I wear a mask or scarf whenever I leave home.  Now, viewing my wide array of all sorts of makeup, I primarily focus on sunscreen and other products that protect my skin when I take my daily stroll.

Instead of lipstick, I’ll apply a lip balm like Burt’s Bees moisturizing lip balm.  For the tiniest bit of color, I might add “lip shimmer.”  But neither of these has the look or feel of a true lipstick.  The kind I used to view as a morale-booster.

For a boost in morale, I now rely on sunshine and the endorphins produced by my brisk walking style.

Wearing lipstick right now?  Forgeddaboutit.….

Now let’s think about lipstick in a new light.  When a vaccine is proven to be safe and effective, and a vanishing pandemic no longer dictates the wearing of face-coverings like masks, will women return to adding color to our lips?  Will we enthusiastically rush to retail establishments that offer an array of enticing new lipsticks?

The answer, for now, is unclear.  Many women, adopting the almost universally accepted cultural norm that lipstick will make them more attractive to others, may happily put their dollars down to buy those bright tubes of color again.  Some women may continue to view wearing lipstick as a morale-booster.  But others, after some contemplation, may decide that buying lipstick and other types of makeup isn’t where we should direct our hard-earned cash.

Maybe at least some of our dollars are more usefully directed elsewhere:  To help our neediest fellow citizens; to bolster causes that promote long-sought equity; to support efforts to combat climate change and polluting our planet; to assist medical research that will cure diseases of every stripe.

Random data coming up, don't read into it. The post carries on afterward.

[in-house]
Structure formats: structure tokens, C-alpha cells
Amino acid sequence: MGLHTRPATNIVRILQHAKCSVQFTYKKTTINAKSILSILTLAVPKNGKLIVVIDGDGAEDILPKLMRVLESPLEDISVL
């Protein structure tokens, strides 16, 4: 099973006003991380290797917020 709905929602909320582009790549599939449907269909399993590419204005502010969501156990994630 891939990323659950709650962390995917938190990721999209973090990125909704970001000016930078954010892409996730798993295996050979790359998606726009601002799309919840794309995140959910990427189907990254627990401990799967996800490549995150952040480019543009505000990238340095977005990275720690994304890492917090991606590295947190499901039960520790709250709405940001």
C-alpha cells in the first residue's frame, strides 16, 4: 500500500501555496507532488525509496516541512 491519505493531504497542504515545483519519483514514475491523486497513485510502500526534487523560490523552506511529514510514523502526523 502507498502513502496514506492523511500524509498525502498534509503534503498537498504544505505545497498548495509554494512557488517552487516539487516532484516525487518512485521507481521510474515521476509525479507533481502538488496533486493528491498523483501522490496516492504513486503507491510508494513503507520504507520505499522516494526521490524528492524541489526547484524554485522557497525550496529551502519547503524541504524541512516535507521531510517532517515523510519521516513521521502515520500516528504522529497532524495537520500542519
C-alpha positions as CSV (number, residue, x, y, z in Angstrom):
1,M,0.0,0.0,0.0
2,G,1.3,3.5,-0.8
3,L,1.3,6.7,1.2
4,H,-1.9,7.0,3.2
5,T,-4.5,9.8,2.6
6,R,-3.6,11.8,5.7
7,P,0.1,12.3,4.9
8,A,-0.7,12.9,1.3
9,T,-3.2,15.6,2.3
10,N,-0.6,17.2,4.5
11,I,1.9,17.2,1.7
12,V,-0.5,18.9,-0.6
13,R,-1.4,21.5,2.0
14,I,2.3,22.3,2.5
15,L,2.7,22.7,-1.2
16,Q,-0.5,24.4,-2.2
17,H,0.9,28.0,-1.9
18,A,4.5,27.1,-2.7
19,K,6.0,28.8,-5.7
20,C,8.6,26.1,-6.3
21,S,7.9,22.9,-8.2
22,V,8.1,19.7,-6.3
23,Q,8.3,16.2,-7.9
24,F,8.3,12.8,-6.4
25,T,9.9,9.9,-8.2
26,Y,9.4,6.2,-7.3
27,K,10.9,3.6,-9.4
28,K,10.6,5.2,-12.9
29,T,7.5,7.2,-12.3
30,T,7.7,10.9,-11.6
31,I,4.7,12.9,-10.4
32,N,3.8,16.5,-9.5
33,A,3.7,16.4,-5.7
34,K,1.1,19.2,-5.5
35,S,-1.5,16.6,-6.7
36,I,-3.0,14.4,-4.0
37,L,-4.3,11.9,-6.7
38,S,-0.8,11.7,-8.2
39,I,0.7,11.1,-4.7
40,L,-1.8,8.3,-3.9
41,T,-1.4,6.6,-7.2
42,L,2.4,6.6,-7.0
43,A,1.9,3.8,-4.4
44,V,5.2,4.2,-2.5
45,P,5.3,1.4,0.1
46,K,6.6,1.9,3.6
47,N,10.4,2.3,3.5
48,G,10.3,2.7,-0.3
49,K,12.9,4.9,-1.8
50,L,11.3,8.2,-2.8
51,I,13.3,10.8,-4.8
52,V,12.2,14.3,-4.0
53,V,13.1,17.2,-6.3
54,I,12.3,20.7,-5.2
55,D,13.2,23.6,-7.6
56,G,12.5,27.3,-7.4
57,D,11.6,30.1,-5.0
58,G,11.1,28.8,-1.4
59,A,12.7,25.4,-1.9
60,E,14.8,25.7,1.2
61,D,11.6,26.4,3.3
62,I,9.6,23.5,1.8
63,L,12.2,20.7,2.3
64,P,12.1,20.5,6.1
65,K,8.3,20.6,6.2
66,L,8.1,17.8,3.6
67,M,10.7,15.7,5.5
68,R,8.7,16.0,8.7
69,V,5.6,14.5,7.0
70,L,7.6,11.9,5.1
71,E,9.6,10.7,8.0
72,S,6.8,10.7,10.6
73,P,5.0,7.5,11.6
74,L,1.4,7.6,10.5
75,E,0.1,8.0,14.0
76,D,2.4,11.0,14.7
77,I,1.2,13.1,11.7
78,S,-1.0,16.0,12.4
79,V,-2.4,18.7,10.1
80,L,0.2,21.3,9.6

The future of lipstick?  Who the heck knows?

Join the ranks of the scarf-wearers

I’ve been wearing scarves all my life.  In a dusty photo album filled with black-and-white snapshots, there I am at age 8, all dressed up in my winter best, going somewhere on a cold Thanksgiving Day wearing a silk scarf that wasn’t nearly warm enough.  (Please see “Coal: A Personal History,” published in this blog on January 24, 2020.)

My mother probably set the tone for my sister and me.  We adopted what we viewed as the fashionable wearing of head scarves followed by such notables as Queen Elizabeth II (who wears her Liberty silk scarves to this day, especially during her jaunts in chilly Scotland) and the very stylish Audrey Hepburn. (Please see “Audrey Hepburn and Me,” published in this blog on August 14, 2013.)

The result:  A vast collection of scarves of every description, from humble cotton squares that look like a tablecloth in an Italian restaurant (note: these were made in France!), to lovely hand-painted silk in charming pastel colors, to Hermès lookalikes purchased from vendors in New York City’s Chinatown before the authorities cracked down on illicit counterfeit-selling.

And I wear them.  Especially since I moved to breezy San Francisco, where I never leave my home without a light jacket (or cardigan sweater), a scarf in a handy pocket (and women’s clothes should all have pockets; please see “Pockets!”, published in this blog on January 25, 2018), and a sunhat to protect my skin from the California sun (even when it’s hiding behind a cloud or two).  The only exceptions:  When there’s a torrential downpour or when we’re having unusually hot weather and only the sunhat is a must.